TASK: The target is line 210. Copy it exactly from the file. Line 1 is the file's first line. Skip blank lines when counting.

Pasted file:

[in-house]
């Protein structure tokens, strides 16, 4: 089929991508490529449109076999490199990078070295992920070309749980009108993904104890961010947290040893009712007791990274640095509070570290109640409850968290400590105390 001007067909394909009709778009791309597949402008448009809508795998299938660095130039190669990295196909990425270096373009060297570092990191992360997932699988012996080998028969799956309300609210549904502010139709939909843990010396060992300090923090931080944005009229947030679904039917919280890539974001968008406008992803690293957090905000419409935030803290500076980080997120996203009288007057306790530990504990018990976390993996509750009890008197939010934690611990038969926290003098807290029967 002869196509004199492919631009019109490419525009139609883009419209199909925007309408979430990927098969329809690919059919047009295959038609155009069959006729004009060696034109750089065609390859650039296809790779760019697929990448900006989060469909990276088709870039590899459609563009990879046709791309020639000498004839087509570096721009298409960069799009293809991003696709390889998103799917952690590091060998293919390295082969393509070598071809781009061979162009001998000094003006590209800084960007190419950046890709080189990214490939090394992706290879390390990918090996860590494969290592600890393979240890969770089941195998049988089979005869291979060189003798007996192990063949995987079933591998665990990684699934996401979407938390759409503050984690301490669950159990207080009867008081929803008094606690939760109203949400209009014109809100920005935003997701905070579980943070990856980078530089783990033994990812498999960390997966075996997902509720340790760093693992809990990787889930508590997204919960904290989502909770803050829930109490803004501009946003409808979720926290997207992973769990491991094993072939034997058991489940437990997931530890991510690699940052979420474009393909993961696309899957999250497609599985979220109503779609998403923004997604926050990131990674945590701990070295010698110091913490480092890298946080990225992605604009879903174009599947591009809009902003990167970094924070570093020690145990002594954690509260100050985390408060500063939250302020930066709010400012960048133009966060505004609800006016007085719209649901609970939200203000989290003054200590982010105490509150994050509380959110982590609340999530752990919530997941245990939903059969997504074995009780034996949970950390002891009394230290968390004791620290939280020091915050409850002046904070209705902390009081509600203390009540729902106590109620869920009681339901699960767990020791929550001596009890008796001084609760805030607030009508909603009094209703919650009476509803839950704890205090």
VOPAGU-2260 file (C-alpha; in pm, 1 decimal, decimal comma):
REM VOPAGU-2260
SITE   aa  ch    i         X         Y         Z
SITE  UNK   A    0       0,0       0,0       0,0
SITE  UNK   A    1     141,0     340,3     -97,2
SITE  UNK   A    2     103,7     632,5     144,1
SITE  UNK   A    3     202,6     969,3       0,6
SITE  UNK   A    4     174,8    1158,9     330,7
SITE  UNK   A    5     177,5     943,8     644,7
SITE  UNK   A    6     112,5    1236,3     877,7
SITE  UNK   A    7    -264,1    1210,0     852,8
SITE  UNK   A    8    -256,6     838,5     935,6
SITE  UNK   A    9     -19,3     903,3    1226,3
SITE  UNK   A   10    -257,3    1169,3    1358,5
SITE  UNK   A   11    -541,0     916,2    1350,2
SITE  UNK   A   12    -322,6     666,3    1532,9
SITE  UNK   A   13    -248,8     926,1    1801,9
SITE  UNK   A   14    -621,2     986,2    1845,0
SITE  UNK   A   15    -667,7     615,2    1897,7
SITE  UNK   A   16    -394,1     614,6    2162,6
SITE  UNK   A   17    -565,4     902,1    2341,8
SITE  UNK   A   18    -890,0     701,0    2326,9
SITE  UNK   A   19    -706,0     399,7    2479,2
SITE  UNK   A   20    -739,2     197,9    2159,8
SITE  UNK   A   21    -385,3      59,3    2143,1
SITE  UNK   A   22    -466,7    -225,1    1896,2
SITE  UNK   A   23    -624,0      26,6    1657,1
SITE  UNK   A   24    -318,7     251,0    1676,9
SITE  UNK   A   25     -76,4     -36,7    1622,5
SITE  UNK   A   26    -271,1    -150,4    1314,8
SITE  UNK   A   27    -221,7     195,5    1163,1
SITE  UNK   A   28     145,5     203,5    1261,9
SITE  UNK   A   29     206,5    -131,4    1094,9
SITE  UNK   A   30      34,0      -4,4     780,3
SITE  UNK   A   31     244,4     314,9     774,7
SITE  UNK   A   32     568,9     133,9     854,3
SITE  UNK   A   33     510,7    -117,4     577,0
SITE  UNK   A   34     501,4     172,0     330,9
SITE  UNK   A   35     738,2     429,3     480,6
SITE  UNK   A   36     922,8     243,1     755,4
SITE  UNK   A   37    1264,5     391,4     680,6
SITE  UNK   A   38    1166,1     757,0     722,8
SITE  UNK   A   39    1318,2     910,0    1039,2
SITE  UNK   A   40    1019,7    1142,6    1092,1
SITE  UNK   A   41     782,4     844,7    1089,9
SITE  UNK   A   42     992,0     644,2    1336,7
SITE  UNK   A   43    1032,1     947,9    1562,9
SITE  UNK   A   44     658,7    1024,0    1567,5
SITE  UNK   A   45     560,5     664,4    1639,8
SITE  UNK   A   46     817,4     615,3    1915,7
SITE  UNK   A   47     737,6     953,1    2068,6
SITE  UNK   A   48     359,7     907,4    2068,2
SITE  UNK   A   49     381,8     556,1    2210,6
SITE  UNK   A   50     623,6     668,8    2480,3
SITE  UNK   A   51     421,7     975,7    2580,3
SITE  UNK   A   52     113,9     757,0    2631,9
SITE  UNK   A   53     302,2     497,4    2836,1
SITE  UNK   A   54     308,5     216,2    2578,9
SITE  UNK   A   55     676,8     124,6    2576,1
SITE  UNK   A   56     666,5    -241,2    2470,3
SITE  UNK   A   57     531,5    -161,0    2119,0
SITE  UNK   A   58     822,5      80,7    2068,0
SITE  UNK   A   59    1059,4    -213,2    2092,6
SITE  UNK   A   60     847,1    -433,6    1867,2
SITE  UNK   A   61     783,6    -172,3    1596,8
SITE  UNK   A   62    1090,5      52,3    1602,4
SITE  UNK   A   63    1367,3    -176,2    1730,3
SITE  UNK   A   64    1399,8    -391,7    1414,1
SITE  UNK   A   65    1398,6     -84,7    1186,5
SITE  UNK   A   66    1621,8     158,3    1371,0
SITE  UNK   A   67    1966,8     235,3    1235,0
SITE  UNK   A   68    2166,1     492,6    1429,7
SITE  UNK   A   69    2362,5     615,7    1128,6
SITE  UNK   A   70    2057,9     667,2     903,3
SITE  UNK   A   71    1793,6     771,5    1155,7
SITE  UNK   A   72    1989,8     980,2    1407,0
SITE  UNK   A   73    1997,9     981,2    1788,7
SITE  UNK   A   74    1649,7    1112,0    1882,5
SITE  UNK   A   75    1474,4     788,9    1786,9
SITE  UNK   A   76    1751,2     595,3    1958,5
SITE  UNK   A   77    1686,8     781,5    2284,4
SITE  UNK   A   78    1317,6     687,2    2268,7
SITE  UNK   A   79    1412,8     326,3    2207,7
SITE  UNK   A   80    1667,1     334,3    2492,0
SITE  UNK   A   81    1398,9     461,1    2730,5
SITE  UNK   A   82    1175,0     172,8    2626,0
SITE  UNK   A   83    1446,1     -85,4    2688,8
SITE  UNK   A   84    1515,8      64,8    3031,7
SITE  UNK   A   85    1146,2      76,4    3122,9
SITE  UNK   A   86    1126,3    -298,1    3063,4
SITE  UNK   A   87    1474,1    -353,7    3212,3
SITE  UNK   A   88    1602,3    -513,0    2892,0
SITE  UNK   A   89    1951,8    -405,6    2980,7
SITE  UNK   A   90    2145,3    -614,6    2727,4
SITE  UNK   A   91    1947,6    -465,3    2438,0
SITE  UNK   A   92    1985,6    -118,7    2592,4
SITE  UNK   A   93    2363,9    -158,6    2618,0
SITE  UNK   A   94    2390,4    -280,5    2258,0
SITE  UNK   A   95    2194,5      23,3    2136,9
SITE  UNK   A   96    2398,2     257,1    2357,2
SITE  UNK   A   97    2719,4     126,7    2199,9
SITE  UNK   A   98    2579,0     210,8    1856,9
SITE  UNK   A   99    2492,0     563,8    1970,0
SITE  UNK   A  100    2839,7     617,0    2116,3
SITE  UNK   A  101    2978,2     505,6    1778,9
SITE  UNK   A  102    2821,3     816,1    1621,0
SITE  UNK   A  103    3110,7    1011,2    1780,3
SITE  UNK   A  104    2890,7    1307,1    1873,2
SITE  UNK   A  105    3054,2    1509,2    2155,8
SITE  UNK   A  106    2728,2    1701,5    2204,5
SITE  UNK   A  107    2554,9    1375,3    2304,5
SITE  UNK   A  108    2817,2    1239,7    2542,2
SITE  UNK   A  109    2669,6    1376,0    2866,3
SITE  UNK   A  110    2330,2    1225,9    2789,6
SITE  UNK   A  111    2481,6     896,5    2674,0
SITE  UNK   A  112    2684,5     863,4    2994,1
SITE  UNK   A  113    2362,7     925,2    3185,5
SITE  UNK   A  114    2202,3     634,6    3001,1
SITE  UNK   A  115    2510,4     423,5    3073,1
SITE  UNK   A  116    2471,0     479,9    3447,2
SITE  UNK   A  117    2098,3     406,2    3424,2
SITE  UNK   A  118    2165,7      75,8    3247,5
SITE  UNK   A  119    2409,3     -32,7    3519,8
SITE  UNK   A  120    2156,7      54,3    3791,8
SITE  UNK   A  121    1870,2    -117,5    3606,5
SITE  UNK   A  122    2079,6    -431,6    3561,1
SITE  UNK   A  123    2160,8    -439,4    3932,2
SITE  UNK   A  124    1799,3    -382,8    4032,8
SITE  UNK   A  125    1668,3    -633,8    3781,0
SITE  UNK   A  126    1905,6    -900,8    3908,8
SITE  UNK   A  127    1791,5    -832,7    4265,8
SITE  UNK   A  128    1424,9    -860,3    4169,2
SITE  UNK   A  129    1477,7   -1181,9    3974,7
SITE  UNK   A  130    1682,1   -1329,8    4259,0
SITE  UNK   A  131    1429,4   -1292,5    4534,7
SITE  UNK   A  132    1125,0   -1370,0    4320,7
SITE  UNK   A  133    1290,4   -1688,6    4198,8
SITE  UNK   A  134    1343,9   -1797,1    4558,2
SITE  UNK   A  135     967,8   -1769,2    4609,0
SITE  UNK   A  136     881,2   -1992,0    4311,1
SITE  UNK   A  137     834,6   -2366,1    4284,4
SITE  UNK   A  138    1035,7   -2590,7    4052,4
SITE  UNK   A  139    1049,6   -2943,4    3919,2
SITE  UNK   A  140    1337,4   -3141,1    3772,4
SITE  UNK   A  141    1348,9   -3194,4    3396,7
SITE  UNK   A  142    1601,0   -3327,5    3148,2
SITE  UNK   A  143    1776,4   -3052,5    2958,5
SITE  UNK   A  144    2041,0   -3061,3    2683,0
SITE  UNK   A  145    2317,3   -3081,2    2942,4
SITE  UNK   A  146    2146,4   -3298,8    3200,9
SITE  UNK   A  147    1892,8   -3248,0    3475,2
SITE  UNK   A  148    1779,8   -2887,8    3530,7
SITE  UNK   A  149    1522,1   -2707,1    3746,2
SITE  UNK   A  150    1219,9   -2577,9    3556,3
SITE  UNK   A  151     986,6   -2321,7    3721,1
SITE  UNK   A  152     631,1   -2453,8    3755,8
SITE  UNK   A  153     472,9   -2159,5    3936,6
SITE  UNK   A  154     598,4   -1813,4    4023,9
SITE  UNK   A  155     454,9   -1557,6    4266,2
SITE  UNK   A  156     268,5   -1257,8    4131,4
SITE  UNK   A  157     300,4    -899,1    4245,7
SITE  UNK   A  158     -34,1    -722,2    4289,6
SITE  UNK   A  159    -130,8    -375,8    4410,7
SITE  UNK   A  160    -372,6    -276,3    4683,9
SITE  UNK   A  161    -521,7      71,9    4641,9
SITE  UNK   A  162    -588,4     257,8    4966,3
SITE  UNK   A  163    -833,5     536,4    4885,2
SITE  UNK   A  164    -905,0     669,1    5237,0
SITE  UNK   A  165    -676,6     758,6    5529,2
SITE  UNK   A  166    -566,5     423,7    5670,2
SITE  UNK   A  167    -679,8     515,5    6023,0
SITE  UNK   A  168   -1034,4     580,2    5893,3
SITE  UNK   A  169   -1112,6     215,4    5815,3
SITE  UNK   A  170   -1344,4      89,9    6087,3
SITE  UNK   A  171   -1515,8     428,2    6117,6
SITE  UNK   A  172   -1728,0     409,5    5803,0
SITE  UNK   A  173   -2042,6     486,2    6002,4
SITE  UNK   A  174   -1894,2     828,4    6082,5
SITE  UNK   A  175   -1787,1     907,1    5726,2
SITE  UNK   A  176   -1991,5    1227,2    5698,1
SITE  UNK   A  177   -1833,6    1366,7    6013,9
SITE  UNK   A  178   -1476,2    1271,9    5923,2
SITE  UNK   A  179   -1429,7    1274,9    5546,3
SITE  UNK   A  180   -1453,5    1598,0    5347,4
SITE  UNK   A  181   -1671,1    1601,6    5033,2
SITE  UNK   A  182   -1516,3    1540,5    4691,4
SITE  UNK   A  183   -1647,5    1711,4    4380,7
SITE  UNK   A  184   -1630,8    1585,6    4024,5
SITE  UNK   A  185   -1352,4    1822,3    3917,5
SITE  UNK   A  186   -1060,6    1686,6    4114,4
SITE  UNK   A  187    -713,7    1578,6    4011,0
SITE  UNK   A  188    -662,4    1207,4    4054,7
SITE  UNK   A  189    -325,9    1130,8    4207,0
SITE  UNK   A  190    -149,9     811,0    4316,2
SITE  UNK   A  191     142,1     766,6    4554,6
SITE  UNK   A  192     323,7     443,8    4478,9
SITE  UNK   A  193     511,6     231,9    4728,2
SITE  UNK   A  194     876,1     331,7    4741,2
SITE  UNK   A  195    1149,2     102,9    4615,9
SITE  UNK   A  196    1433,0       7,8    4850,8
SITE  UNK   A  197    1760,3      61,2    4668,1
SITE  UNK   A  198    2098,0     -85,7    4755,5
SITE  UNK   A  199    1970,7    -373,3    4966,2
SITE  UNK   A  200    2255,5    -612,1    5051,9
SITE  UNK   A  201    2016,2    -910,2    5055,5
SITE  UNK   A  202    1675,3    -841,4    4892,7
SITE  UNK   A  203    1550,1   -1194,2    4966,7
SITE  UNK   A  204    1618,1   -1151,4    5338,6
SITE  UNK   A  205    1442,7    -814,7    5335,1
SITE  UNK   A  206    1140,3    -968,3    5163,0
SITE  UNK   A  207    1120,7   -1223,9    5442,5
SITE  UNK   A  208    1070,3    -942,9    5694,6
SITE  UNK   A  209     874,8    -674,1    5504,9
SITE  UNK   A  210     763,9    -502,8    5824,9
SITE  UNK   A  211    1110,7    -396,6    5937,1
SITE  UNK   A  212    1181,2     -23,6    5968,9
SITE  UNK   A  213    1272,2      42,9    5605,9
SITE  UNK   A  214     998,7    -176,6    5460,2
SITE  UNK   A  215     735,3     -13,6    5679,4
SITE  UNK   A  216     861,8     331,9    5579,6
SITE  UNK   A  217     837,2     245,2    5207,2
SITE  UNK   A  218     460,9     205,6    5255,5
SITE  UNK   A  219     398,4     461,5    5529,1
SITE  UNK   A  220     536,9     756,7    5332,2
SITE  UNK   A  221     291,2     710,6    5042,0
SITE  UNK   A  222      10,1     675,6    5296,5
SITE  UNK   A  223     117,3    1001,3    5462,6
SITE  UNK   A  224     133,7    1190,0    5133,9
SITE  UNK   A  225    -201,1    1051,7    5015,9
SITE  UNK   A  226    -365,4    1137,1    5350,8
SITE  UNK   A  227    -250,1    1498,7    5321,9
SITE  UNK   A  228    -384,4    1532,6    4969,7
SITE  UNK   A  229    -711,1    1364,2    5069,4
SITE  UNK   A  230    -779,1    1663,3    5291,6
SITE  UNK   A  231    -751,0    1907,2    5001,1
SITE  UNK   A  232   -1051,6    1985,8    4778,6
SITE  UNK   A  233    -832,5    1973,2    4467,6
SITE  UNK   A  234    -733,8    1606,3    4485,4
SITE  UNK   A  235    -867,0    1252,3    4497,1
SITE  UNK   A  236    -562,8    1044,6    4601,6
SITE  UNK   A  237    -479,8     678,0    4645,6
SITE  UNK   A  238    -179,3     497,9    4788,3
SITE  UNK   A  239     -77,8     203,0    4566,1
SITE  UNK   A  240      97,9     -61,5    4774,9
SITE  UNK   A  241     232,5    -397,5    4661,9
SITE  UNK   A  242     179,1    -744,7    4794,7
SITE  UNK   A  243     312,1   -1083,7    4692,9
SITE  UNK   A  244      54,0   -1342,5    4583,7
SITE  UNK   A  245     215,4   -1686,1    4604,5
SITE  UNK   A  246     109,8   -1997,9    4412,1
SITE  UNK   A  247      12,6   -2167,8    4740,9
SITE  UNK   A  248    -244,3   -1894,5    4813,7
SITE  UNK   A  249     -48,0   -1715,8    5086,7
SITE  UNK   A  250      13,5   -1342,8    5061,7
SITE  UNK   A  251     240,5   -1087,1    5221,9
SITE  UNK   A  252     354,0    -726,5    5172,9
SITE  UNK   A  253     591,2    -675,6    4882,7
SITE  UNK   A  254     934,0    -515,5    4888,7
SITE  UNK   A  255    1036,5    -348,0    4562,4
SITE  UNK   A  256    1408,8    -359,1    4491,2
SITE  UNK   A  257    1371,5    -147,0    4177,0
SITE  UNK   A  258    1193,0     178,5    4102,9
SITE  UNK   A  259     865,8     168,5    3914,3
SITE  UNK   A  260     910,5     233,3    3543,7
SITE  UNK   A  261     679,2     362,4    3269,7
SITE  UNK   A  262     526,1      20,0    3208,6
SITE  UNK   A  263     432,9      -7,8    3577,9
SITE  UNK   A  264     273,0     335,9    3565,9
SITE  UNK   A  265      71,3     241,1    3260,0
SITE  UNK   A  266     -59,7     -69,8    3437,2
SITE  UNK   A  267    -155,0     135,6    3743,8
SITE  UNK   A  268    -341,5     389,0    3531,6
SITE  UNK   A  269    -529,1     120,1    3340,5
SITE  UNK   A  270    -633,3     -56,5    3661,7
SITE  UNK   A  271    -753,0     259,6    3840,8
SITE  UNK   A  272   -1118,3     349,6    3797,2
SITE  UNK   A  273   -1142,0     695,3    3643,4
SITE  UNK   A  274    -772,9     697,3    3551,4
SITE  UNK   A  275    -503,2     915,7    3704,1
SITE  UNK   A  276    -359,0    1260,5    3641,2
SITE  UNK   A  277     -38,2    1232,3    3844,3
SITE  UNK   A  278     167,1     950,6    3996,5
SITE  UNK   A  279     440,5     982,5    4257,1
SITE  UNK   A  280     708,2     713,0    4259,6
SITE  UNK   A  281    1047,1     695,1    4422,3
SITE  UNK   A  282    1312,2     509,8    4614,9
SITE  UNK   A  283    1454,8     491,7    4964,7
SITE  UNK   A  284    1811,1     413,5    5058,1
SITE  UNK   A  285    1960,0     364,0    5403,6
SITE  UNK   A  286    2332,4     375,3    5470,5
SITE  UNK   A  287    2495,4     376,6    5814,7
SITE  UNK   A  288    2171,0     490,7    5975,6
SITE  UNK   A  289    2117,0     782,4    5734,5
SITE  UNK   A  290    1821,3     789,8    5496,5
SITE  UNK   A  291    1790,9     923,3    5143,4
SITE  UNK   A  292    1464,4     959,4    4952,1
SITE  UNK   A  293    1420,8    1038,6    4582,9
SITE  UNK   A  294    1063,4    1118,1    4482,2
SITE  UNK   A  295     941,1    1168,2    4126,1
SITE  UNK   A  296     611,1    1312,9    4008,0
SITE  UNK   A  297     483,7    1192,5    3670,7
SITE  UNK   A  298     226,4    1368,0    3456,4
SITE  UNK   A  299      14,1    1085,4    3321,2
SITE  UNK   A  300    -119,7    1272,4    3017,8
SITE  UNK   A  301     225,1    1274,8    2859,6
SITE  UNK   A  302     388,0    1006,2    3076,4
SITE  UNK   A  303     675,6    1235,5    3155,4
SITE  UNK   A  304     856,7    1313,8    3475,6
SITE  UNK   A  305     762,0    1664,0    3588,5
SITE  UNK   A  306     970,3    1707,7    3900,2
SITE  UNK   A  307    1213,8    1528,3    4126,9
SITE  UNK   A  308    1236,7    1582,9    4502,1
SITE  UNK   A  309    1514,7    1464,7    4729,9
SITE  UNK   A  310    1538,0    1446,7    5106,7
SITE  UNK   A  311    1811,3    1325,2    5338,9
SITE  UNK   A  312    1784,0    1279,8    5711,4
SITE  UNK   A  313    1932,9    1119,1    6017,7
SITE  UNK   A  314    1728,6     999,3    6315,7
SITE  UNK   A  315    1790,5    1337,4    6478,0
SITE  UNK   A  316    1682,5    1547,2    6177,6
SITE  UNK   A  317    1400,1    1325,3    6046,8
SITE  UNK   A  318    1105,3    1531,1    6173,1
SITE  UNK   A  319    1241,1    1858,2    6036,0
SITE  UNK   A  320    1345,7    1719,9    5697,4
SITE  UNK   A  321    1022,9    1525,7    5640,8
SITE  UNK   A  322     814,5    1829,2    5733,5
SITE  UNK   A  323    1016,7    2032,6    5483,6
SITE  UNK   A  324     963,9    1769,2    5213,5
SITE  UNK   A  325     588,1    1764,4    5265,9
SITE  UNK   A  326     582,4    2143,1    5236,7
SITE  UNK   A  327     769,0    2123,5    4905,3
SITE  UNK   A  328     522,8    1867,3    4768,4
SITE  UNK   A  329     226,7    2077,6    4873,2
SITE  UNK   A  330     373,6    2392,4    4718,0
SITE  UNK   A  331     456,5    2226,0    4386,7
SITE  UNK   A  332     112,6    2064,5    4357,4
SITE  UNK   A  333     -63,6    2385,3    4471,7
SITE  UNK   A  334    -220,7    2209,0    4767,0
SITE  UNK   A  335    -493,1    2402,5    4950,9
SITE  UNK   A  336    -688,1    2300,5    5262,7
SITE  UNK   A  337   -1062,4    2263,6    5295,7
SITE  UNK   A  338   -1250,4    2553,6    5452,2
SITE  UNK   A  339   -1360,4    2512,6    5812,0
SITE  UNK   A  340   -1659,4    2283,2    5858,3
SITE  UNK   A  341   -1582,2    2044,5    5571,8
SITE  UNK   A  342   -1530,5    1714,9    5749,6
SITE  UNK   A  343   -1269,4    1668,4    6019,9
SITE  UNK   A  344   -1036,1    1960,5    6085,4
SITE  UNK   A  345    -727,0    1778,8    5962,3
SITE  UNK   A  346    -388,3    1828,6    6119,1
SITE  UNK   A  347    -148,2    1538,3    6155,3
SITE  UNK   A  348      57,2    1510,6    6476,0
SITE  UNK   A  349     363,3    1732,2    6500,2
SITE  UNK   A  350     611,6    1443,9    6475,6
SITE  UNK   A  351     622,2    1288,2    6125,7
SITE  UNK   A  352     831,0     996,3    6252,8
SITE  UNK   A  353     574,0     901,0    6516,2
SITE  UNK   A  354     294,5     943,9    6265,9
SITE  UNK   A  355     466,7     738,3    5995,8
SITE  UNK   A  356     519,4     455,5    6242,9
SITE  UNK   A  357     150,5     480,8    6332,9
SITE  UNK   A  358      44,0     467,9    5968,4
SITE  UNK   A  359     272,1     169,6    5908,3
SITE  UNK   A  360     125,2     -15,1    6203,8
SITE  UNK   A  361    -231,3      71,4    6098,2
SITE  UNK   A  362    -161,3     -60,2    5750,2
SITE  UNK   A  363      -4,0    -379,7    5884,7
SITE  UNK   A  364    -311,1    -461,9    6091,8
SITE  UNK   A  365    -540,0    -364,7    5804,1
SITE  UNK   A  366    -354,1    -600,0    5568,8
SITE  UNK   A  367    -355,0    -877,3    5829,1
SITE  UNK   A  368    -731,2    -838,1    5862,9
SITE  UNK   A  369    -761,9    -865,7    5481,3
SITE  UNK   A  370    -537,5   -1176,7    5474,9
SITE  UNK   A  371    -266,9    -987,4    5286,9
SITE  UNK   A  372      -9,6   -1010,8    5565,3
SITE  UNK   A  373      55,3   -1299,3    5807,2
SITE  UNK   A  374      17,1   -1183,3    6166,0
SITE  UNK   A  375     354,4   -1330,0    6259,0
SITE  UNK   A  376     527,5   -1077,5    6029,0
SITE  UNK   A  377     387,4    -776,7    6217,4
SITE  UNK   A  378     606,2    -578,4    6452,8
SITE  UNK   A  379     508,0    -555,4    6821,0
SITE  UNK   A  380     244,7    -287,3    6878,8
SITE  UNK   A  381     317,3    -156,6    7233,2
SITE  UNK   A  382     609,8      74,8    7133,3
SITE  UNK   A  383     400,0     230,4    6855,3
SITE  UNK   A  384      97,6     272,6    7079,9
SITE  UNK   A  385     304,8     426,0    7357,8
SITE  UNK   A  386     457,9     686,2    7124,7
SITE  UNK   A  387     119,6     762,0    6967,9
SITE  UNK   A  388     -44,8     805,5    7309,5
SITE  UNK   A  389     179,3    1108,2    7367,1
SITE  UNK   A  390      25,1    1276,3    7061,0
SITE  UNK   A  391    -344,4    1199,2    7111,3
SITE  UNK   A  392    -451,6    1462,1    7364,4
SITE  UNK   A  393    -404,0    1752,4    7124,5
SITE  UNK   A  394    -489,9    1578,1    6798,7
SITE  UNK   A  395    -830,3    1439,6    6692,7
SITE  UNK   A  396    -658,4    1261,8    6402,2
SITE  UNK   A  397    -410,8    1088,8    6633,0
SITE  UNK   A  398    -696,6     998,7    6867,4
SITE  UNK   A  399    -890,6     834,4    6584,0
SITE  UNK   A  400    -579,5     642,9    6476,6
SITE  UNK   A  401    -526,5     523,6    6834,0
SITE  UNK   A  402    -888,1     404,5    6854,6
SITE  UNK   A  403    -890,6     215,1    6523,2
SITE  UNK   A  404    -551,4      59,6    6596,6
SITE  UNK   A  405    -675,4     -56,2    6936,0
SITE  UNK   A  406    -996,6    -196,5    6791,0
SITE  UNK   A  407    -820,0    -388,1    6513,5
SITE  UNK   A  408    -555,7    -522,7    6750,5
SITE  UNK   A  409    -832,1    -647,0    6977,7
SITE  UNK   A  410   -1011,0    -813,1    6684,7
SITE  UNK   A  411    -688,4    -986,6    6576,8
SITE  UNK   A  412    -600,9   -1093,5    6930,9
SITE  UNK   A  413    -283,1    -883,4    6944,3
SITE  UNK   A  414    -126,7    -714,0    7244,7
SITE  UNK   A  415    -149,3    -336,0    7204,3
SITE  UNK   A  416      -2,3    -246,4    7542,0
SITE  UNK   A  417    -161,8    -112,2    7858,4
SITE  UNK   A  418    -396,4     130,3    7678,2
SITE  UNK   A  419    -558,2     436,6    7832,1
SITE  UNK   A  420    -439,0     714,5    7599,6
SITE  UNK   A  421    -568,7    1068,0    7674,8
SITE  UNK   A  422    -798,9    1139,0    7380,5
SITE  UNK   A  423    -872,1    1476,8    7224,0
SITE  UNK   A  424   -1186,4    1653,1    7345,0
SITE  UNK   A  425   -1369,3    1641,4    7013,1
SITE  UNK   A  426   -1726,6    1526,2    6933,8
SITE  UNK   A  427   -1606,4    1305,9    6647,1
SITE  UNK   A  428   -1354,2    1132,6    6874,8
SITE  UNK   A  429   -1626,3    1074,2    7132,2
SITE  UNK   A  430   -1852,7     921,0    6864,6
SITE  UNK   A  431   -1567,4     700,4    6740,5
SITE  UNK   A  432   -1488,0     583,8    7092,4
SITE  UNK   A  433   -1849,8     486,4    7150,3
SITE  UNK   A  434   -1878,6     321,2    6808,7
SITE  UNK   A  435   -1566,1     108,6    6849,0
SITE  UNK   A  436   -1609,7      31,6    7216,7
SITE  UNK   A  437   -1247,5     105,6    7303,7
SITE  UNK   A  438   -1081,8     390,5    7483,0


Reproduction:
SITE  UNK   A  204    1618,1   -1151,4    5338,6